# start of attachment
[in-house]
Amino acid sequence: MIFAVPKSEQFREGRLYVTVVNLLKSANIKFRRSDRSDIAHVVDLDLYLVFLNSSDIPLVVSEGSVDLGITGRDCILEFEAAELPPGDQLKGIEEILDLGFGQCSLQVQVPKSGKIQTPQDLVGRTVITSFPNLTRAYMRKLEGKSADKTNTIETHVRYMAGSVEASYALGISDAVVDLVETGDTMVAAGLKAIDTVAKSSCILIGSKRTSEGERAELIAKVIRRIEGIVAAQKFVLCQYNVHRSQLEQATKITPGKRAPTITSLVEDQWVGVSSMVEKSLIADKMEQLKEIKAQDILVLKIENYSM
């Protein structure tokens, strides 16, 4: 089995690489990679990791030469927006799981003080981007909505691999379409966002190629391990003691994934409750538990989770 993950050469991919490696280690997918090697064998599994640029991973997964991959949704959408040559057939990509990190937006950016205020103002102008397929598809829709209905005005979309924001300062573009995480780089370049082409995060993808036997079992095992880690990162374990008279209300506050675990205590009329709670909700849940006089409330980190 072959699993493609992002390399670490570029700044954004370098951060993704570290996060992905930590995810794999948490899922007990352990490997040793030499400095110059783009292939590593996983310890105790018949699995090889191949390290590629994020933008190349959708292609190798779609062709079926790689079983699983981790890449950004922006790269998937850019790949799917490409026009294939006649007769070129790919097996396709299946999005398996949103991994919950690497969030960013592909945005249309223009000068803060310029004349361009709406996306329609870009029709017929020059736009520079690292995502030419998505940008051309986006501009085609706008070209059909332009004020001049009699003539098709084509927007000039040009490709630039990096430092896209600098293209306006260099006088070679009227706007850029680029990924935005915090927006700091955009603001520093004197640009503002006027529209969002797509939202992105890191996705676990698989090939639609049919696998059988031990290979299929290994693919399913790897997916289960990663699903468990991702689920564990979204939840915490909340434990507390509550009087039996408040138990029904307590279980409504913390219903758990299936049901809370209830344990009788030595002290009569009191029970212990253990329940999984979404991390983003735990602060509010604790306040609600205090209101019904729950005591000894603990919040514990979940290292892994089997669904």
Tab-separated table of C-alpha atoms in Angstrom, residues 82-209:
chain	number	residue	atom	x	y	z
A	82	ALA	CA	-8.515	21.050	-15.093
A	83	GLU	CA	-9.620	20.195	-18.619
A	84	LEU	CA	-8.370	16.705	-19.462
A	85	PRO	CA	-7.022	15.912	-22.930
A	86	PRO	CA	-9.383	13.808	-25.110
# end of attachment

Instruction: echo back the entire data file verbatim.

[in-house]
Amino acid sequence: MIFAVPKSEQFREGRLYVTVVNLLKSANIKFRRSDRSDIAHVVDLDLYLVFLNSSDIPLVVSEGSVDLGITGRDCILEFEAAELPPGDQLKGIEEILDLGFGQCSLQVQVPKSGKIQTPQDLVGRTVITSFPNLTRAYMRKLEGKSADKTNTIETHVRYMAGSVEASYALGISDAVVDLVETGDTMVAAGLKAIDTVAKSSCILIGSKRTSEGERAELIAKVIRRIEGIVAAQKFVLCQYNVHRSQLEQATKITPGKRAPTITSLVEDQWVGVSSMVEKSLIADKMEQLKEIKAQDILVLKIENYSM
């Protein structure tokens, strides 16, 4: 089995690489990679990791030469927006799981003080981007909505691999379409966002190629391990003691994934409750538990989770 993950050469991919490696280690997918090697064998599994640029991973997964991959949704959408040559057939990509990190937006950016205020103002102008397929598809829709209905005005979309924001300062573009995480780089370049082409995060993808036997079992095992880690990162374990008279209300506050675990205590009329709670909700849940006089409330980190 072959699993493609992002390399670490570029700044954004370098951060993704570290996060992905930590995810794999948490899922007990352990490997040793030499400095110059783009292939590593996983310890105790018949699995090889191949390290590629994020933008190349959708292609190798779609062709079926790689079983699983981790890449950004922006790269998937850019790949799917490409026009294939006649007769070129790919097996396709299946999005398996949103991994919950690497969030960013592909945005249309223009000068803060310029004349361009709406996306329609870009029709017929020059736009520079690292995502030419998505940008051309986006501009085609706008070209059909332009004020001049009699003539098709084509927007000039040009490709630039990096430092896209600098293209306006260099006088070679009227706007850029680029990924935005915090927006700091955009603001520093004197640009503002006027529209969002797509939202992105890191996705676990698989090939639609049919696998059988031990290979299929290994693919399913790897997916289960990663699903468990991702689920564990979204939840915490909340434990507390509550009087039996408040138990029904307590279980409504913390219903758990299936049901809370209830344990009788030595002290009569009191029970212990253990329940999984979404991390983003735990602060509010604790306040609600205090209101019904729950005591000894603990919040514990979940290292892994089997669904």
Tab-separated table of C-alpha atoms in Angstrom, residues 82-209:
chain	number	residue	atom	x	y	z
A	82	ALA	CA	-8.515	21.050	-15.093
A	83	GLU	CA	-9.620	20.195	-18.619
A	84	LEU	CA	-8.370	16.705	-19.462
A	85	PRO	CA	-7.022	15.912	-22.930
A	86	PRO	CA	-9.383	13.808	-25.110